Sexually transmitted diseases (STDs) are infections that are spread from one person to another by sexual contact. There are many different types of STDs. Some of the more common STDs are chlamydia, gonorrhea, herpes, crab lice, syphilis, condylomata (genital warts), trichomonas, HPV, HIV (the virus that causes AIDS), and hepatitis B (a liver disease). Some of these diseases are more dangerous than others. Some STDs can be cured with antibiotic medicines. However some STDs, such as herpes, HIV, HPV, and genital warts, are caused by viruses. There is no cure for these STDs. They can make you very sick. In severe cases, they can cause death.
Many times a person can have one of these diseases and not know it because they don't have any symptoms and don't feel sick. The person can then spread the disease to sexual partners. Sometimes a person thinks or knows that they have an STD but they are too embarrassed to talk about it with a sexual partner. Sexual partners are at risk for getting the disease if safe sex isn't practiced every time.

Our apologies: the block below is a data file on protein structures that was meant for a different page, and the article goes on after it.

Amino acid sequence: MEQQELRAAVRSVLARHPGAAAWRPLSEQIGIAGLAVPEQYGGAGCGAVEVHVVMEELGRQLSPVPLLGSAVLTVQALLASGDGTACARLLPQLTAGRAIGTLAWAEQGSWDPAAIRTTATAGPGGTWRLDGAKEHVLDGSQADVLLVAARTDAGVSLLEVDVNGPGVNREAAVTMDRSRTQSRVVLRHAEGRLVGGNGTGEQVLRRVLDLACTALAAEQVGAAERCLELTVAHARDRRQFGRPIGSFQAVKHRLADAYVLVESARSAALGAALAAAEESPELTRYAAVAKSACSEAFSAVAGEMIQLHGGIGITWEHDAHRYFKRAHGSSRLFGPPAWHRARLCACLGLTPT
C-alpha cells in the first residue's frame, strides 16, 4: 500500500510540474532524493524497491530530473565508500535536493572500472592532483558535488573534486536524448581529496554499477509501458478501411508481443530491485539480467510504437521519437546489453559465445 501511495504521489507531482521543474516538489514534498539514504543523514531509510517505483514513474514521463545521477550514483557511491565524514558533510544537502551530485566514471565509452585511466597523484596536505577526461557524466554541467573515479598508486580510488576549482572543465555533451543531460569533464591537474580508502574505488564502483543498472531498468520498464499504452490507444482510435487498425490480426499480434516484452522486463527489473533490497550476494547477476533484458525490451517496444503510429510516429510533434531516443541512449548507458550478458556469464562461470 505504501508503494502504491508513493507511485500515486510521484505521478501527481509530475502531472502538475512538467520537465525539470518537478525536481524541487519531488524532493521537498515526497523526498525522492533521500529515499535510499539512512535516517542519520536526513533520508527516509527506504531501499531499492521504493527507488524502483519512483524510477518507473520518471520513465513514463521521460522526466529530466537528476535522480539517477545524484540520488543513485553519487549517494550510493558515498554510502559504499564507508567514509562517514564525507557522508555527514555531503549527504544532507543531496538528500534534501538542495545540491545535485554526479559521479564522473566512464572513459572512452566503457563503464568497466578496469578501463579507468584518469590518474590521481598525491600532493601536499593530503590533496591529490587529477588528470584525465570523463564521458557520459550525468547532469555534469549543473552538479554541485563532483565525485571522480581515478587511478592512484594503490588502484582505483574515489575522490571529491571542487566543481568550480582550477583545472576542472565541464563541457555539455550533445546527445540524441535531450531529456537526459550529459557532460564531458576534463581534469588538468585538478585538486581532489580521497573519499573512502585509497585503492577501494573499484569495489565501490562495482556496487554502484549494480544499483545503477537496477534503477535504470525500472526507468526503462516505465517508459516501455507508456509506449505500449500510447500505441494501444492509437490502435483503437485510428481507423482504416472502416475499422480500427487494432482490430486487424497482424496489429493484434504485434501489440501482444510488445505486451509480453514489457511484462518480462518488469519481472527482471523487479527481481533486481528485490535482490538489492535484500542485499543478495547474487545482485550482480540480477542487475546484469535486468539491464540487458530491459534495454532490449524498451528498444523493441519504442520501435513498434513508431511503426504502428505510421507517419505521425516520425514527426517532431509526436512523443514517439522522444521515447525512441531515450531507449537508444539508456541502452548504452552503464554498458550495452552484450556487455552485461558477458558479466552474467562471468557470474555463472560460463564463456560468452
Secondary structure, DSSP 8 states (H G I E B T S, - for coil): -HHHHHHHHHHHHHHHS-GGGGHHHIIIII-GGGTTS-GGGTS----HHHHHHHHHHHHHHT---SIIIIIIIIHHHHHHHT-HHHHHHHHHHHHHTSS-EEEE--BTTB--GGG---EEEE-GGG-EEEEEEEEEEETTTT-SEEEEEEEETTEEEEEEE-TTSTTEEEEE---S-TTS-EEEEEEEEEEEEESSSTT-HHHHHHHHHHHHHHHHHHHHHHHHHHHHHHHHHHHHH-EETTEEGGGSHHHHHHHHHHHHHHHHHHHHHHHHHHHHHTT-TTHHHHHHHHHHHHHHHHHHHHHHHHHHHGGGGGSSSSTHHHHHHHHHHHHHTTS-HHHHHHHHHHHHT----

Having sex can be a very loving and special experience between two people. However, you should think about it before you decide to have sex. Sex can cause a pregnancy or give you a sexually transmitted disease. You can get a disease after only having sex once. You can also get hurt emotionally because of the strong feelings involved.
Decide ahead of time what is right for you. Find an adult with whom you can discuss your feelings and opinions, and ask questions. Although it is sometimes awkward to start the conversation, you can talk with your parents. You might also speak with your healthcare provider, school counselors, teachers, or adult relatives. You can usually discuss issues with these adults confidentially.
To protect yourself from sexual diseases, the only absolutely risk-free activity is to be abstinent and not have sex. Many people decide to wait to have sex until they are older, married, or feel more comfortable. There are also many intimate activities that are almost always safe without taking any special precautions. These activities include holding hands, hugging, touching, and kissing. Intimate touching and mutual masturbation may be less risky than intercourse, though some STDs can be spread this way.
If you have vaginal or anal intercourse, you can help protect yourself by using latex or polyurethane condoms each time. During oral sex, flavored condoms can be used on males. Hormonal birth control methods, such as birth control pills or Depo-Provera shots don't prevent you from getting an STD. Condoms must absolutely be used to help prevent sexually transmitted infections.
There is a female condom, one that lines a woman's vagina, but it is more difficult to use. Talk with a healthcare provider or other adult who knows how to use it before you try it.